February 9, 2017 By Douglas Bonderud 2 min read

Phishing is still scammers’ favorite trick. While complex and sophisticated attack methods yield reliable results for malicious actors, they often get the same returns from hastily crafted email scams.

According to a recent report from PhishLabs, however, there’s a shift underway in the phishing attack market. Financial services remain the top target, but attacks on cloud storage providers are quickly becoming the new favorite. What does this mean for the security of cloud storage?

The Storage Solution

Cloud storage has quickly become a go-to option for both individual consumers and enterprises alike. As noted by The New York Times, cloud storage providers are “pretty good at keeping things safe online,” a perspective that has slowly but surely made its way into corporate C-suites and banking boardrooms.

The problem is that while cloud providers are getting better and better at keeping data safe in storage and preventing malicious actors from brute-forcing their way in, there’s not much they can do if users give up the keys.

Consider NASA, one of the world’s leading technology and innovation agencies. As reported by Network World, even the space organization has a shadow IT problem that stems in part from the easy availability of free cloud storage services. Using government credentials and internet access, employees can easily set up cloud storage accounts without the knowledge or consent of IT professionals. While some of these services are above board, others are not, putting government data at risk.

The People Problem

New phishing attack vectors take it from there. Knowing the value users place on cloud storage services and the trust they naturally assign to big-name companies such as Google and Dropbox, it’s easy for cybercriminals to compose an email message that reads convincingly enough for employees to take action.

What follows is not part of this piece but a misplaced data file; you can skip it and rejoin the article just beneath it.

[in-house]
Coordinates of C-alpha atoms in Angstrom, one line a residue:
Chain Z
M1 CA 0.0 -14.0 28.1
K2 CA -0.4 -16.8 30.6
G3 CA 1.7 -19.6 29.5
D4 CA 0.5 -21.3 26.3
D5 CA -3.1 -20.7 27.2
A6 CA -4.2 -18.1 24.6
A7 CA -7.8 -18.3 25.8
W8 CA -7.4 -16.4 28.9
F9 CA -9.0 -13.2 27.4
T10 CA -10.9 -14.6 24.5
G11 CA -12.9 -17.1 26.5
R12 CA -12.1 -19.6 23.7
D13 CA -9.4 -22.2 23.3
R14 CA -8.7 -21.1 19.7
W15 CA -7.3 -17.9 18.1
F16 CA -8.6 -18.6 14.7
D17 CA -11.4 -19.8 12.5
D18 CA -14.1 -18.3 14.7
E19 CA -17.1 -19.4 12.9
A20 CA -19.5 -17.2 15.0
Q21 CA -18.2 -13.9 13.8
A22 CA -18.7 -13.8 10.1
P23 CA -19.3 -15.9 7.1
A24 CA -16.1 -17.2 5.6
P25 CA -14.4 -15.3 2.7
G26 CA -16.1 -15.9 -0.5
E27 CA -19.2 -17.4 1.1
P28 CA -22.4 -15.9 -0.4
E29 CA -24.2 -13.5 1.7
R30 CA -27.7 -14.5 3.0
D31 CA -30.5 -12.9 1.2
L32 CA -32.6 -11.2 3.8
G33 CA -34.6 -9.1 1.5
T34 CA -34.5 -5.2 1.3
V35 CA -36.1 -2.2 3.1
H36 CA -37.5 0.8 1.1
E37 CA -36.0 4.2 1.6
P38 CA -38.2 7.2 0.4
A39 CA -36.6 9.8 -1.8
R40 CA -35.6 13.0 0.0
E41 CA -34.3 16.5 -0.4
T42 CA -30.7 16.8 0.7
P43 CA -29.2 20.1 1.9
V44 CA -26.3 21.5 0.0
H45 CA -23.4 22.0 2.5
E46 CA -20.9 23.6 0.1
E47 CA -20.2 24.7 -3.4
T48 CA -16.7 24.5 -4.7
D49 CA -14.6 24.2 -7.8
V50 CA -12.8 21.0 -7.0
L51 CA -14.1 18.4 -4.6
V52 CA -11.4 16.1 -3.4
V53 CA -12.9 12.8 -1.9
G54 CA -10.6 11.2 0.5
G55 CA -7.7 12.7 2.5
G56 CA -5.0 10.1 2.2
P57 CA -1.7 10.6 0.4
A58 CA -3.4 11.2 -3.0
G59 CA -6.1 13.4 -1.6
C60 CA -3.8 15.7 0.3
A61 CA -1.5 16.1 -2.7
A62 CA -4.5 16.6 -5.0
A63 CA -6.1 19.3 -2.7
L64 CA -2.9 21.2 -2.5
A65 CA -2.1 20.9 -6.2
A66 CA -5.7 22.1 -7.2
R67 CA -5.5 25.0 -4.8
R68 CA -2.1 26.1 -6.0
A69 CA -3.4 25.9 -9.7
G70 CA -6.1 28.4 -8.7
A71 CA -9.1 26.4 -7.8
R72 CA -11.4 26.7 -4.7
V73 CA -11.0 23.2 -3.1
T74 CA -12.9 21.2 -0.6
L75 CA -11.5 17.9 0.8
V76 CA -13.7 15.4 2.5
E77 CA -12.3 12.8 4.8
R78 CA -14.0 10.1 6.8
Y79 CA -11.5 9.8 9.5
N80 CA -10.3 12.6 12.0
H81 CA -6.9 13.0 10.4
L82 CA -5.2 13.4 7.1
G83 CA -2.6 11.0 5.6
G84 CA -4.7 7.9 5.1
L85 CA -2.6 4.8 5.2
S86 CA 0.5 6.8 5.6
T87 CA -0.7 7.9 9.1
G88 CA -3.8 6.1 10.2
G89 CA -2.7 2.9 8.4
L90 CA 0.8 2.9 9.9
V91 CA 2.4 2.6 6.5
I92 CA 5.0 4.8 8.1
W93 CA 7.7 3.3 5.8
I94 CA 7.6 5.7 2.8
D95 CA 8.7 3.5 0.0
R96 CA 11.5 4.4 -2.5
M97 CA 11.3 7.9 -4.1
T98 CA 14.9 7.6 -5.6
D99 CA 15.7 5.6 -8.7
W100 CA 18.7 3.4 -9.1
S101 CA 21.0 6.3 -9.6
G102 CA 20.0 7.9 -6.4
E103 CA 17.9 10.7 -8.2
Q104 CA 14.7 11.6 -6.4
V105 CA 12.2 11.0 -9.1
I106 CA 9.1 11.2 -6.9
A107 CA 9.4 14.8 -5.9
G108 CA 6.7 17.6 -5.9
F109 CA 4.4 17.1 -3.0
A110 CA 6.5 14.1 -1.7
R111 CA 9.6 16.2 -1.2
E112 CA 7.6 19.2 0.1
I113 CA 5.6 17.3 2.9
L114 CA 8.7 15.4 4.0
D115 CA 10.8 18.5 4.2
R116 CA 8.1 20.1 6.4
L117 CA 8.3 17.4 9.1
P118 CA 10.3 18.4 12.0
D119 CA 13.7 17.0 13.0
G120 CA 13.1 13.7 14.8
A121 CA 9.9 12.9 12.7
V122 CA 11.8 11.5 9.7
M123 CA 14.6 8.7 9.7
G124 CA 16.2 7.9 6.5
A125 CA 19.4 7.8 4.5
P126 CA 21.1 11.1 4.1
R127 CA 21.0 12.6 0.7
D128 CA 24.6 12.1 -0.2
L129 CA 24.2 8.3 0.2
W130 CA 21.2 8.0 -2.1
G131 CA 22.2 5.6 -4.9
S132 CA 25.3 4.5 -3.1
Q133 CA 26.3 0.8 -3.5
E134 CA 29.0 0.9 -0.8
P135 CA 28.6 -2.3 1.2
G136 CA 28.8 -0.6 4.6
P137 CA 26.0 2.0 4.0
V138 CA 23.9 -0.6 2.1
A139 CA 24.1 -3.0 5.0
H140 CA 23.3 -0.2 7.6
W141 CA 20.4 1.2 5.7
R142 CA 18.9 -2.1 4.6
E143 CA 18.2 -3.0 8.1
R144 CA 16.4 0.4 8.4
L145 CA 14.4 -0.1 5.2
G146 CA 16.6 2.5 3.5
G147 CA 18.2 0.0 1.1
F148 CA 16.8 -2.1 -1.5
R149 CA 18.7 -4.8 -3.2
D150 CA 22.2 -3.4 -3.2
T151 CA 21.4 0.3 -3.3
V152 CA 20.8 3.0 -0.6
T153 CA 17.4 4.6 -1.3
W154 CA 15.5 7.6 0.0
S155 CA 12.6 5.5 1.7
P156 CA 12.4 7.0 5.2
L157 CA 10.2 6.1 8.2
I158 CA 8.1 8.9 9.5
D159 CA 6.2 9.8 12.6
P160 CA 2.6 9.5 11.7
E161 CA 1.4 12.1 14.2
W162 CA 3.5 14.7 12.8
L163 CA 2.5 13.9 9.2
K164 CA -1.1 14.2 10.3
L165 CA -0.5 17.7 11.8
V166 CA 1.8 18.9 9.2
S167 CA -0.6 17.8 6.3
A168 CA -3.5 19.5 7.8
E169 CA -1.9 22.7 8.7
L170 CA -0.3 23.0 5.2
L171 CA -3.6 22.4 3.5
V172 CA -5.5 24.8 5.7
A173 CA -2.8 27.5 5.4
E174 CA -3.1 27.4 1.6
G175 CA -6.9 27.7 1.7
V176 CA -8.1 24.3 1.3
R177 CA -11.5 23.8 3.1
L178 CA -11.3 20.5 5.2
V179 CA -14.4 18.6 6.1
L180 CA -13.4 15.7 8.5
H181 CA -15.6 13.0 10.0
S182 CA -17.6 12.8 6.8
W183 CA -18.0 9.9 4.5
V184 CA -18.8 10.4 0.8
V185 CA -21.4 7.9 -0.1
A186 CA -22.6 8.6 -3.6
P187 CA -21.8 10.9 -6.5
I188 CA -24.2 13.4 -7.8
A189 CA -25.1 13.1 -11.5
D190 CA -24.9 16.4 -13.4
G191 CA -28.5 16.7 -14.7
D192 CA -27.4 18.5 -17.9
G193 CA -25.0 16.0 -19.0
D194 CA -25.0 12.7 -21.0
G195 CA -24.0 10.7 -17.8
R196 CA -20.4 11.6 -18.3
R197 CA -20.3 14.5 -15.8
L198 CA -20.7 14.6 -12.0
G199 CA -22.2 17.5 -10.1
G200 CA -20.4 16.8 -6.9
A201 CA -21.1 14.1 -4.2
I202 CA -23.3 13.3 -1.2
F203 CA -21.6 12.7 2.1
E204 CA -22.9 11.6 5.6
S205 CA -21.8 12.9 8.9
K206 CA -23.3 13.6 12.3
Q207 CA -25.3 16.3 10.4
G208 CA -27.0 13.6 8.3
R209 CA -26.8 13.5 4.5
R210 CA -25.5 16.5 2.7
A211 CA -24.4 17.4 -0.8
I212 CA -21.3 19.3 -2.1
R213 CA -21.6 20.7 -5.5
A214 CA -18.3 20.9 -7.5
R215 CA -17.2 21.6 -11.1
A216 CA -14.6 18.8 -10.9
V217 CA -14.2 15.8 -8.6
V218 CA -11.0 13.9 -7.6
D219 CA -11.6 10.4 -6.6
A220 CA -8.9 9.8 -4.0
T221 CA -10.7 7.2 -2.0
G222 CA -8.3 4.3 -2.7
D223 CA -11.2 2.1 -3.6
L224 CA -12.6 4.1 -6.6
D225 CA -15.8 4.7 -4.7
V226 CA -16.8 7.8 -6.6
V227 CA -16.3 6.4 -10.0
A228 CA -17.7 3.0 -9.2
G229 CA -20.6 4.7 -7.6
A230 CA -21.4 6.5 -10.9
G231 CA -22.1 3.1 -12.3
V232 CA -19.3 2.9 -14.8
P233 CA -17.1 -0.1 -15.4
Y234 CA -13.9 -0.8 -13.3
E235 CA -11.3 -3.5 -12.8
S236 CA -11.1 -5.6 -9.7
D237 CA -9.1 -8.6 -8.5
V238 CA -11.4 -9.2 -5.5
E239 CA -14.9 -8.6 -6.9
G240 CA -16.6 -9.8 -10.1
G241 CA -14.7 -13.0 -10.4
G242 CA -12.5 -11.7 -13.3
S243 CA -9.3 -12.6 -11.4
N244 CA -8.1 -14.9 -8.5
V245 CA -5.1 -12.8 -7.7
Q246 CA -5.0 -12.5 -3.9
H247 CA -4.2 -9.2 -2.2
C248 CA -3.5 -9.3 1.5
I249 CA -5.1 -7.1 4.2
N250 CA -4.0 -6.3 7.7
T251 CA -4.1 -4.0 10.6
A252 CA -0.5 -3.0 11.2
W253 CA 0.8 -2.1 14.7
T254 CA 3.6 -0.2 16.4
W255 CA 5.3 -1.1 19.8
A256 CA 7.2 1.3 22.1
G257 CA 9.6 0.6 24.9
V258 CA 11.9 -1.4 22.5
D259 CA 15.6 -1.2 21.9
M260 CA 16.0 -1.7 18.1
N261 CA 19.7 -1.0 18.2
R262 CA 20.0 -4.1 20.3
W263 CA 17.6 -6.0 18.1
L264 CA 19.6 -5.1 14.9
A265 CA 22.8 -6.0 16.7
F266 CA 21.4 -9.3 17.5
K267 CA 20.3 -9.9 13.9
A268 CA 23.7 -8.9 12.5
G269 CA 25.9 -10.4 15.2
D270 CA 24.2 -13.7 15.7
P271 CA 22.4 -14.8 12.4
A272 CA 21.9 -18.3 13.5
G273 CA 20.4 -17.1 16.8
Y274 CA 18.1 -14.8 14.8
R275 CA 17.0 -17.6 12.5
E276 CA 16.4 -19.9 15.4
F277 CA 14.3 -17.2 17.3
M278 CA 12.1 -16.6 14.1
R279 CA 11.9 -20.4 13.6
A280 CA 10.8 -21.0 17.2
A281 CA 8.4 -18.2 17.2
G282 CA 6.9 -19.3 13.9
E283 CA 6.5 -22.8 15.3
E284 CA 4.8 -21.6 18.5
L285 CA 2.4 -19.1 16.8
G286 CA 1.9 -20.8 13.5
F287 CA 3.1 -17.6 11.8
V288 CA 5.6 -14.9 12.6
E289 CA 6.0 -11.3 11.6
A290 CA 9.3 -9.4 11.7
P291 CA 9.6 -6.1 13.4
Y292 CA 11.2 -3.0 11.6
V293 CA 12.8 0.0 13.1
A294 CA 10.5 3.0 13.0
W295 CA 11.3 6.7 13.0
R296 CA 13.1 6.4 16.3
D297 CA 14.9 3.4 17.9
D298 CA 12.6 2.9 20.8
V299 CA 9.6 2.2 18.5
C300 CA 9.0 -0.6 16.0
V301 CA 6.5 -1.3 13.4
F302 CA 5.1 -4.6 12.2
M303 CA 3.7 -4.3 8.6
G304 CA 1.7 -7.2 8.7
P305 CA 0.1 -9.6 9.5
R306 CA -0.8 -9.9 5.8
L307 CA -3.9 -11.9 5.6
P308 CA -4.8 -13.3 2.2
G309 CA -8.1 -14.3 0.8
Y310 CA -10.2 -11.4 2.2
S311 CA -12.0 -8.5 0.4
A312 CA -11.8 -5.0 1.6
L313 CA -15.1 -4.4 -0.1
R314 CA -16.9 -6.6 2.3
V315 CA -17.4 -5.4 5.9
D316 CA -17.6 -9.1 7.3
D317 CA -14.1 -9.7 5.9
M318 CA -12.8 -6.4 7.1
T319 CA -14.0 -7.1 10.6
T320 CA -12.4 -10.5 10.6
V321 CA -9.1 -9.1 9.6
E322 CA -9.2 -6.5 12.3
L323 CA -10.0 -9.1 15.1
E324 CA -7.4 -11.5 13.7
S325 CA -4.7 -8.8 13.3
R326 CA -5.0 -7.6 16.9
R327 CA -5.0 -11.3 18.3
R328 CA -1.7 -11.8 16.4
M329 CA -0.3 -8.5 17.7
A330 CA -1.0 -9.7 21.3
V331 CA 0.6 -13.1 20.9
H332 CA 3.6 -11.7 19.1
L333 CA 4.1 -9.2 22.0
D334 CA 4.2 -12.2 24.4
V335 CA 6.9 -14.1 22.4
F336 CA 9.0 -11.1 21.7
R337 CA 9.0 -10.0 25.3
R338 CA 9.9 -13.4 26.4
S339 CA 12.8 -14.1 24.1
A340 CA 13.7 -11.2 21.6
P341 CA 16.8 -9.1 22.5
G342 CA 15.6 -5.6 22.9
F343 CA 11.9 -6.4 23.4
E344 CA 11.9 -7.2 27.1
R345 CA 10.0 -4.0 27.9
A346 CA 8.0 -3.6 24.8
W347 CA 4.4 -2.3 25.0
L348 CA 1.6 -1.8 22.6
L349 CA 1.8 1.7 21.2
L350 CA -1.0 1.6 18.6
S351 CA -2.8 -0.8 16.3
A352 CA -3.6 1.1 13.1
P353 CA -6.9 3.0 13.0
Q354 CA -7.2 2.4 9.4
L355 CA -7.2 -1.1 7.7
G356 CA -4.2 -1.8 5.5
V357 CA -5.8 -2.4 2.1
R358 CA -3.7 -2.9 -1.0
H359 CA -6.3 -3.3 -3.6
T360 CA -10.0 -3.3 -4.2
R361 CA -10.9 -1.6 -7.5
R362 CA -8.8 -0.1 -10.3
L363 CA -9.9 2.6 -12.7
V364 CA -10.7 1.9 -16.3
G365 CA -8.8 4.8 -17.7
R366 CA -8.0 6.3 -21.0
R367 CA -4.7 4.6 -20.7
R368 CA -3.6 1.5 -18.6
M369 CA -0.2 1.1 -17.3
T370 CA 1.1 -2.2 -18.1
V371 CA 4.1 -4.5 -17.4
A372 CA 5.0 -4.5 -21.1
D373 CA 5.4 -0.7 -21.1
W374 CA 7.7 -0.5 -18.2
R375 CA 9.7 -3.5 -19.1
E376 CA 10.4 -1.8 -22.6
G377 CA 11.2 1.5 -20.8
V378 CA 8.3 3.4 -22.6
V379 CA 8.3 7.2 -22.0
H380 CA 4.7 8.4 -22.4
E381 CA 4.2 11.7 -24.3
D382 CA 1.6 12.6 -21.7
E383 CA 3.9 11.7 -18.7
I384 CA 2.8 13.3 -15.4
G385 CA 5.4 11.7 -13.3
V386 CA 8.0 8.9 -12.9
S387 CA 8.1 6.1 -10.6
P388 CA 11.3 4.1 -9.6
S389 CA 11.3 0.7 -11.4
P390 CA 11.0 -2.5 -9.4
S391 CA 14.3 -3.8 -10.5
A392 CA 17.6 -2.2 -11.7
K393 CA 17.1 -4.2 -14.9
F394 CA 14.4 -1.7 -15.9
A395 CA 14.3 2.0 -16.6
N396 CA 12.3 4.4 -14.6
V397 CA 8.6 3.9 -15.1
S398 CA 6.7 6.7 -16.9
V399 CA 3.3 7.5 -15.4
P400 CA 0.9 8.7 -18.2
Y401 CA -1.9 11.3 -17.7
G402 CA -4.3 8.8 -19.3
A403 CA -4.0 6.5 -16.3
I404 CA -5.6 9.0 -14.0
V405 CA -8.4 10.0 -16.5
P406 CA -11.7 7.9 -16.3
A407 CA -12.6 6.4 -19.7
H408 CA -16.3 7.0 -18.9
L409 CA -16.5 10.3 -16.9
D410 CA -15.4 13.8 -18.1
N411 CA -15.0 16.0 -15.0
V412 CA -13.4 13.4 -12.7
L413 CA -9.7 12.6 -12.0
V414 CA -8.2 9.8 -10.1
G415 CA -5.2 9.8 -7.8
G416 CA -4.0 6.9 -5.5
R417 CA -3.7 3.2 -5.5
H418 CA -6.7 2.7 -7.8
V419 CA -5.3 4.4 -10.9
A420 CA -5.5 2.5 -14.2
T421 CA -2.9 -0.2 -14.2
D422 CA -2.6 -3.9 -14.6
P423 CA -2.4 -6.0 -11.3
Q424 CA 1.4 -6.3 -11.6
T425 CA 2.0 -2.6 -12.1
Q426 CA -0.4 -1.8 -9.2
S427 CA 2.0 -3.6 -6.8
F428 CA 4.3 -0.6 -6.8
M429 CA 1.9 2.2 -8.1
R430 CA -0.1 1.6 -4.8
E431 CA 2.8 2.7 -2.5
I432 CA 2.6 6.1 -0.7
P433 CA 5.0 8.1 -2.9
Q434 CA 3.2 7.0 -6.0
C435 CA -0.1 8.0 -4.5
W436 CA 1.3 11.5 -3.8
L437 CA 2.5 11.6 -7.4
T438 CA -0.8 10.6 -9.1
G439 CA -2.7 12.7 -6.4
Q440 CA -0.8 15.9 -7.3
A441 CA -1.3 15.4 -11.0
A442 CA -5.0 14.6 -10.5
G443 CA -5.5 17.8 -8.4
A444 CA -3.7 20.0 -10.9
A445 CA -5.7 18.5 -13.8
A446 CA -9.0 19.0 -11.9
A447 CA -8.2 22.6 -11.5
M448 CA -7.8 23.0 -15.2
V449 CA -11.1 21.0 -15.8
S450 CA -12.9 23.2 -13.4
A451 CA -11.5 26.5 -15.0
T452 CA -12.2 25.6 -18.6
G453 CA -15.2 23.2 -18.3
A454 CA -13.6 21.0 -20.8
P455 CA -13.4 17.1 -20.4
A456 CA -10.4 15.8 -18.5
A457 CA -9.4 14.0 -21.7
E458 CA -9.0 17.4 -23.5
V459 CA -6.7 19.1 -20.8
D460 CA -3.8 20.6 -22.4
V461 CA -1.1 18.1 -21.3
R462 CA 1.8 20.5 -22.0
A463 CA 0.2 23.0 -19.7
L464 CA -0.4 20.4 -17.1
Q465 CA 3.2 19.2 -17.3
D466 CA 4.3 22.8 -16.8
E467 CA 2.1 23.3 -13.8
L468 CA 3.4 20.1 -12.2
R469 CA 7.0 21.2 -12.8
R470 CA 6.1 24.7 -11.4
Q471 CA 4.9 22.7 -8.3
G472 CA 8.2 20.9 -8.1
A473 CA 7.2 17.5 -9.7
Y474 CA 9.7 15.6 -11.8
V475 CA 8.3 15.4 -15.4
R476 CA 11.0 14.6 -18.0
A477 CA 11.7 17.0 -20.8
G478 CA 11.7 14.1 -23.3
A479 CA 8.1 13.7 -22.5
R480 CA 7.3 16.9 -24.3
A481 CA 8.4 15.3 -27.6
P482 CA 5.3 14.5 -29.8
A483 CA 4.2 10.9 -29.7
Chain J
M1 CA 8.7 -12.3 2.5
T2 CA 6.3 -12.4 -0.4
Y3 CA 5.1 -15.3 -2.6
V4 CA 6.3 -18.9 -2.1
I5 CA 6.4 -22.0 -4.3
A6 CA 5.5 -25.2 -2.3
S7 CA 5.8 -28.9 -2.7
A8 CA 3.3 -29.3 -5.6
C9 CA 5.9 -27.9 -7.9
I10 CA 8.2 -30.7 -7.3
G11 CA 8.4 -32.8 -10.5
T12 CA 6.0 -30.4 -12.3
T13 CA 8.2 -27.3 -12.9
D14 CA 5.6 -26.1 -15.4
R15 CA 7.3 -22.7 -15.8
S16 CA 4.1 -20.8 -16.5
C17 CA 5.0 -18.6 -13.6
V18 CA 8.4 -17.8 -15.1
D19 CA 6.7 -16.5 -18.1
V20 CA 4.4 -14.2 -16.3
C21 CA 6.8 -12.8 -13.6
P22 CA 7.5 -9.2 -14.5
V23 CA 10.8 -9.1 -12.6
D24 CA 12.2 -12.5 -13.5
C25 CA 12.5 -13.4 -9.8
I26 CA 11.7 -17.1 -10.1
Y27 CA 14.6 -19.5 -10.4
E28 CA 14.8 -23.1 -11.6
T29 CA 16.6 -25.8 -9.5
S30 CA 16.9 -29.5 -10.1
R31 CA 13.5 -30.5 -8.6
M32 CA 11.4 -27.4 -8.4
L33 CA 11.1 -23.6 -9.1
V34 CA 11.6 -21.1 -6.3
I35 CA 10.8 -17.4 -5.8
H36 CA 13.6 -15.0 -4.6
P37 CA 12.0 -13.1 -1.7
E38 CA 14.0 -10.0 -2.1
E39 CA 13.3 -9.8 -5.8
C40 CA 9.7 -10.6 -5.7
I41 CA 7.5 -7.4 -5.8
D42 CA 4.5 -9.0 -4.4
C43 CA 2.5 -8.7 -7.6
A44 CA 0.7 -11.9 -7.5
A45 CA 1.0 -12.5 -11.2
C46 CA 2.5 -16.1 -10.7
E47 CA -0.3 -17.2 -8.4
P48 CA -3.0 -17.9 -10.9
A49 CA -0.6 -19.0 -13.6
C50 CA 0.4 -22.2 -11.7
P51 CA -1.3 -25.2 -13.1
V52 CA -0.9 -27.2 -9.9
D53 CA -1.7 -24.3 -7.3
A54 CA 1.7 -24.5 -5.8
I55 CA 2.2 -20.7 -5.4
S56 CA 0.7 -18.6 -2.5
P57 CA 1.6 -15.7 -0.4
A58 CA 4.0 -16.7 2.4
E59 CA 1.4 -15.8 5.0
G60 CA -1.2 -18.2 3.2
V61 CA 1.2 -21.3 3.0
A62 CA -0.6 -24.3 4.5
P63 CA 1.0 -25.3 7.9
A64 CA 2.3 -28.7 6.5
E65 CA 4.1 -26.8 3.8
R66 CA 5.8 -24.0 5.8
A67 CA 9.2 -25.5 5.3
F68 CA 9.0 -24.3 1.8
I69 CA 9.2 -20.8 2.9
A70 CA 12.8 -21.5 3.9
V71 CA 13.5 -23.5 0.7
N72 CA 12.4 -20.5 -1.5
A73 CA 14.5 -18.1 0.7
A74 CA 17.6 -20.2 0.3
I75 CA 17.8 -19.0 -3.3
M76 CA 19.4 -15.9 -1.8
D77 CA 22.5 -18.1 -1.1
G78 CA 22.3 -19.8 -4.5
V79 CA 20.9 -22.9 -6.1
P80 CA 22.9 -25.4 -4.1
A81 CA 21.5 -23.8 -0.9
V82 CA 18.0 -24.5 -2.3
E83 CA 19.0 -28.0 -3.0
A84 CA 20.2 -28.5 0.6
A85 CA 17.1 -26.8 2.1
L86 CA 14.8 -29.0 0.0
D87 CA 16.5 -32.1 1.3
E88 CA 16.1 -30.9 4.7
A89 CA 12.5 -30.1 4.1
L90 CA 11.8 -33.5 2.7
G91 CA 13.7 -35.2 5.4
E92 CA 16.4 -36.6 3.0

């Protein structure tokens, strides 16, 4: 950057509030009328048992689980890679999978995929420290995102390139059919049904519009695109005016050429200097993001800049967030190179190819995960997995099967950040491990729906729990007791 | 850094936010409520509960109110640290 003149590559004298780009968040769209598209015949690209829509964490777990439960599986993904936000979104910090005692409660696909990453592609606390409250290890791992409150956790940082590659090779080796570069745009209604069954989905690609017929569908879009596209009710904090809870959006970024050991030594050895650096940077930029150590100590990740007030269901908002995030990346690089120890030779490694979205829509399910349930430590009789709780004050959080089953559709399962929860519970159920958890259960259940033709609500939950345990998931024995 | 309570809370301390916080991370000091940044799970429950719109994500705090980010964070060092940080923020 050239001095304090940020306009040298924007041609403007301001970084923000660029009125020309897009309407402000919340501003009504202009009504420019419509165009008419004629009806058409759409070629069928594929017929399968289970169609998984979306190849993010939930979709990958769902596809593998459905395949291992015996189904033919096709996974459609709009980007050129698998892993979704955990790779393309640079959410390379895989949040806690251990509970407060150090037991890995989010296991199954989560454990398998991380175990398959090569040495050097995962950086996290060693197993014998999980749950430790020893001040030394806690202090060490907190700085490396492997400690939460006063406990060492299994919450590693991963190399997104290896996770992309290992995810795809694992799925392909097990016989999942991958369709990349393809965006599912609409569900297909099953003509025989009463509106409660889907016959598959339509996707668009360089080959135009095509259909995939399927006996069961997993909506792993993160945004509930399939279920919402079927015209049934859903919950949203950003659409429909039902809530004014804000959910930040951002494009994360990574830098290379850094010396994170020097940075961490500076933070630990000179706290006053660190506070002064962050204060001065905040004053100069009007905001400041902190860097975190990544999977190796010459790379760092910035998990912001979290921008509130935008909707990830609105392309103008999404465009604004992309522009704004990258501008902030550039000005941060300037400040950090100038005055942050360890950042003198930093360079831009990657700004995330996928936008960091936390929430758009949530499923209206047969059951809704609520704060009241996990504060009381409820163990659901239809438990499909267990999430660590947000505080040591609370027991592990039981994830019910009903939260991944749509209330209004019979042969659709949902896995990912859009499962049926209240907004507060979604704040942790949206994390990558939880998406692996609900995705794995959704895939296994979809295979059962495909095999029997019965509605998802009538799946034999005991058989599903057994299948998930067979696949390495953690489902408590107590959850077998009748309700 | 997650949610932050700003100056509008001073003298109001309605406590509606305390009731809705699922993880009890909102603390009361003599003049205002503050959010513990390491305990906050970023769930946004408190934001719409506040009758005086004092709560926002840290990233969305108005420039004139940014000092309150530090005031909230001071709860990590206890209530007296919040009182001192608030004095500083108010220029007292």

For example, attackers often draft messages encouraging users to open shared documents or images. These files actually direct victims to poorly duplicated versions of login pages. Once the fraudsters have account details, they have free rein to browse, move and delete whatever files they want.

Another attack method involves warning users that their account details have been compromised and requiring them to reauthenticate. Again, this is a poorly produced scam to grab credentials, but panicked employees often forget basic cybersecurity best practices.

Fraudsters Favor the Phishing Attack

As noted Dark Reading, these attacks have been so successful that numbers are rising drastically. In 2013, only 10 percent of phishing attacks targeted cloud storage services. Last year, it reached 22.5 percent, just 0.5 percent less than those involving financial brands.

Cloud storage is the new phishing attack favorite. Like all lures of its type, however, the pointy end of the hook only hurts if users choose to ignore security best practices and follow spurious email links. Convince users to recognize the attachment as bait rather than bona fide communication, and the storage fish will stop biting.

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